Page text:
Some of the greatest modern gadgets helping out bluegrass pickers nowadays are electronic tuners. Some of you may not remember the times before there were such things, but I can guarantee from experience that the tuners are a huge help in getting and keeping a jam session in tune. Back in the days when maybe one person (usually a fiddler) would bring an A tuning fork to a jam and tune to it, and then everybody else tried to tune to him, the group's tuning didn't stay there long. Soon, the group's pitch ran out of control and began to climb, and you'd get home (especially after a two- or three-day festival) to find that your banjo, guitar, or mandolin was tuned a fret or more above standard! I'm serious about that---I remember clearly getting home and discovering that my mandolin, tuned to "parking-lot standard" on Sunday afternoon, was a fret and a half above regular pitch! No wonder, I thought, it had been so hard to sing-- the songs were all 'way higher than usual!
So our electronic tuners help a great deal, not only with getting our instruments in tune in the first place, but also with tuning stability. However, keep in mind that the electronic tuner shouldn't be a substitute for your ear.
By that I mean that you shouldn't get fixated on the tuner. After playing your instrument for a year or so, you'll begin to hear the tuning better than at first, and ought to be able to make some adjustments without referring to the tuner. This is something that can be practiced: develop your "tuning ear". At home, use the electronic tuner to set one or two of the strings--- the 3rd string (G) and 4th string (D) are good on a guitar or banjo--- and then practice tuning the other strings to those. It'll be difficult at first, but you'll improve as you go. And then next time you're in a jam session, don't get glued to that tuner and tune and tune and tune your instrument while everyone else is waiting to pick. That's one time when electronic tuners are NOT a help. Use your new tuning skill to get your instrument in "pretty close" tune quickly, so that the jam can go on. Then, if your instrument needs more adjustments, it can be fine-tuned a bit in the break before the next song, and the next one, and the next one, without your taking up the whole group's time by trying to get it perfect.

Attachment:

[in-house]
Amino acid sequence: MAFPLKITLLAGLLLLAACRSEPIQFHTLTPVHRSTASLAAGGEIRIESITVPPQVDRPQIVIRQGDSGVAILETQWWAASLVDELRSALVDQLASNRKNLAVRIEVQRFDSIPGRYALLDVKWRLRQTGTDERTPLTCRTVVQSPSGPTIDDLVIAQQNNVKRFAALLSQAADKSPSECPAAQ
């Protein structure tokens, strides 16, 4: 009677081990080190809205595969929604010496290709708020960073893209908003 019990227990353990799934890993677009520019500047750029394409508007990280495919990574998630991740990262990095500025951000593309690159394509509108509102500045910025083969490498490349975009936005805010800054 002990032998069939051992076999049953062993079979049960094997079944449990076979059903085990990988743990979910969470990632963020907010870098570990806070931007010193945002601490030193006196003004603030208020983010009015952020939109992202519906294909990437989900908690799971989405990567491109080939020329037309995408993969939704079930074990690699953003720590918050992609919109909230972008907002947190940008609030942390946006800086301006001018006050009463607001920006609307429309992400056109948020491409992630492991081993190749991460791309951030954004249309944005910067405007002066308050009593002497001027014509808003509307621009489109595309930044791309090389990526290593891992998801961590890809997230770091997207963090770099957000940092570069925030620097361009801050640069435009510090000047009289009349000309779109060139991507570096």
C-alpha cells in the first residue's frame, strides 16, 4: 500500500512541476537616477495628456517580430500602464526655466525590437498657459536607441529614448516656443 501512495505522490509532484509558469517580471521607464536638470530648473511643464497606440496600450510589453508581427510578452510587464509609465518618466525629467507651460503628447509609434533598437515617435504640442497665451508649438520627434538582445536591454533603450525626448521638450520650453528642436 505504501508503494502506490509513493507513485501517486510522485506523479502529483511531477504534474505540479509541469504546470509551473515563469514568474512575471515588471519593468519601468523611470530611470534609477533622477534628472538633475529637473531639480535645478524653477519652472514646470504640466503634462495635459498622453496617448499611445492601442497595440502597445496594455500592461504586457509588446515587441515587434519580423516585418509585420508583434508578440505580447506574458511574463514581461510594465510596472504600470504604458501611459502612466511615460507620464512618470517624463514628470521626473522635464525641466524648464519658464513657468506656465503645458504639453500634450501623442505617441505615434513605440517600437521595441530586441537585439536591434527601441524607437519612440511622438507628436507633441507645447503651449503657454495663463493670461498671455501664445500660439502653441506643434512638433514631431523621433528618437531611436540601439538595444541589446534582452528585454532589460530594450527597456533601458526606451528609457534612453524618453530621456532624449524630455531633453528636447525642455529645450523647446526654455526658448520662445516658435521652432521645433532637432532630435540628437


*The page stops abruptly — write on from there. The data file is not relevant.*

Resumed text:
The tuner can be hypnotic, but remember that it's not worth trying to get your instrument PRECISELY tuned to the tuner. After all, (1) the tuner's not perfect, (2) the other musicians' ears (and yours) aren't perfect, and (3) instruments don't note perfectly either, once they're supposedly tuned! Practice tuning until you hear the notes pretty well and can use your ear to promptly get your instrument "close enough" to being right in tune. That's a musical skill that really counts!